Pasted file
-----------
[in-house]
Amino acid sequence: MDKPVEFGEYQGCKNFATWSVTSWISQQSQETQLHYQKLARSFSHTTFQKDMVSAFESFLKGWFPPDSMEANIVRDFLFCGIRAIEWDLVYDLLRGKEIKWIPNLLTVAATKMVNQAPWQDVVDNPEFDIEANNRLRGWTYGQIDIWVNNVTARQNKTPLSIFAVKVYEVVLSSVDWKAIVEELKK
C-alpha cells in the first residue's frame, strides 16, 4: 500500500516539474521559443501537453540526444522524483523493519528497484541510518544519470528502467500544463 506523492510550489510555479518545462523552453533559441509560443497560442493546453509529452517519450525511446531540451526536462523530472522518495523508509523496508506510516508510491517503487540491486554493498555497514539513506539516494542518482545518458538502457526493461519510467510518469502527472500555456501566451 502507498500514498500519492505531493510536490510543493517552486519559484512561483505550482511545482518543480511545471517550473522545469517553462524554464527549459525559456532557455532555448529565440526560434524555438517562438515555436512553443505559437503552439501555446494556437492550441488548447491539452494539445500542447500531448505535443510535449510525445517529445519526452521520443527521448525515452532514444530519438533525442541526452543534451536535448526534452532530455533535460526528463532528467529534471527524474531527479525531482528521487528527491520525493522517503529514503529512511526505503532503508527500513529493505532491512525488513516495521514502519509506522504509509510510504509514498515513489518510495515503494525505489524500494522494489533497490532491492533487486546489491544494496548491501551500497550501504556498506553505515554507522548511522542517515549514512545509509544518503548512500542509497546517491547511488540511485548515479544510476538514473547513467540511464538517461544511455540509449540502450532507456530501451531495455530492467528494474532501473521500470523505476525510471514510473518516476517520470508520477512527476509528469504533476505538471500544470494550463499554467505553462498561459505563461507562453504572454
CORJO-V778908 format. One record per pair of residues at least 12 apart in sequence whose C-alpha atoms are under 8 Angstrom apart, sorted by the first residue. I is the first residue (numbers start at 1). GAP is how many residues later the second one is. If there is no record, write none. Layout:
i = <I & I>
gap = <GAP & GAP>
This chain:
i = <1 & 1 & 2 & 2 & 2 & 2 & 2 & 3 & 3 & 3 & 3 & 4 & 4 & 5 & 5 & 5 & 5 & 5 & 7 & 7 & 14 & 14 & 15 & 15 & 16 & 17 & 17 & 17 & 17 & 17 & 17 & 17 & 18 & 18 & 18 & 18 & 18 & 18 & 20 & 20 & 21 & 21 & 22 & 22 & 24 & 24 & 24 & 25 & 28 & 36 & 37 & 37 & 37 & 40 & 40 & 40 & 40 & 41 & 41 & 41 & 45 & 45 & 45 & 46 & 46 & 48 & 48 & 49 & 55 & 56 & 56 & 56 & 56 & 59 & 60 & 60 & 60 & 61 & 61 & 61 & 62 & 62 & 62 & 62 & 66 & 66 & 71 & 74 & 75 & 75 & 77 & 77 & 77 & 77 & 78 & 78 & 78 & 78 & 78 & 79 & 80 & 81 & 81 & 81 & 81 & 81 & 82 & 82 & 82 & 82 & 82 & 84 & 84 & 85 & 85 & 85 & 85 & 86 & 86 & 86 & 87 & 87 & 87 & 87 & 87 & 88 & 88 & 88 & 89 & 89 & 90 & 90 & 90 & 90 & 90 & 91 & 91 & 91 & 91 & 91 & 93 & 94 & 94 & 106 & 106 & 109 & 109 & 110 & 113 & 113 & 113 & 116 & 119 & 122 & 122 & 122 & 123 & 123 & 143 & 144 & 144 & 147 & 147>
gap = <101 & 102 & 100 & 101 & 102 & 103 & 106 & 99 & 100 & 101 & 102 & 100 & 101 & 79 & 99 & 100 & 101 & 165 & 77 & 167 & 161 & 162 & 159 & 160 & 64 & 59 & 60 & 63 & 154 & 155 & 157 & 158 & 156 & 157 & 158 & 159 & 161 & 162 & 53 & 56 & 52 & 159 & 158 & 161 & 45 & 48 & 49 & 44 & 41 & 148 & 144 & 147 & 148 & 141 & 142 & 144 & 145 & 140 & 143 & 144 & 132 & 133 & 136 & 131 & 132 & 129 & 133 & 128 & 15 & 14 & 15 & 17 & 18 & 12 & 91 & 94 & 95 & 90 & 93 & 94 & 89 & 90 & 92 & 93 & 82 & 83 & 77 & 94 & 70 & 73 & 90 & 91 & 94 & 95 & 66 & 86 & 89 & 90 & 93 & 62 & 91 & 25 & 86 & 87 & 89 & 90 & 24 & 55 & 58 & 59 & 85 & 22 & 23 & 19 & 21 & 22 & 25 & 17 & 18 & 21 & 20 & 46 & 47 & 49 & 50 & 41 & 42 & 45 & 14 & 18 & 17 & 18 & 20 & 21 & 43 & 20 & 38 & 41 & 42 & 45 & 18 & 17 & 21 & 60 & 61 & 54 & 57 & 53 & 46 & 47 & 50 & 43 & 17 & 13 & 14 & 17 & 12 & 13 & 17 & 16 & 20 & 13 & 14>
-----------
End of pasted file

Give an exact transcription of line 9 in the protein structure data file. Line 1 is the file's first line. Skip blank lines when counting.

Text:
gap = <101 & 102 & 100 & 101 & 102 & 103 & 106 & 99 & 100 & 101 & 102 & 100 & 101 & 79 & 99 & 100 & 101 & 165 & 77 & 167 & 161 & 162 & 159 & 160 & 64 & 59 & 60 & 63 & 154 & 155 & 157 & 158 & 156 & 157 & 158 & 159 & 161 & 162 & 53 & 56 & 52 & 159 & 158 & 161 & 45 & 48 & 49 & 44 & 41 & 148 & 144 & 147 & 148 & 141 & 142 & 144 & 145 & 140 & 143 & 144 & 132 & 133 & 136 & 131 & 132 & 129 & 133 & 128 & 15 & 14 & 15 & 17 & 18 & 12 & 91 & 94 & 95 & 90 & 93 & 94 & 89 & 90 & 92 & 93 & 82 & 83 & 77 & 94 & 70 & 73 & 90 & 91 & 94 & 95 & 66 & 86 & 89 & 90 & 93 & 62 & 91 & 25 & 86 & 87 & 89 & 90 & 24 & 55 & 58 & 59 & 85 & 22 & 23 & 19 & 21 & 22 & 25 & 17 & 18 & 21 & 20 & 46 & 47 & 49 & 50 & 41 & 42 & 45 & 14 & 18 & 17 & 18 & 20 & 21 & 43 & 20 & 38 & 41 & 42 & 45 & 18 & 17 & 21 & 60 & 61 & 54 & 57 & 53 & 46 & 47 & 50 & 43 & 17 & 13 & 14 & 17 & 12 & 13 & 17 & 16 & 20 & 13 & 14>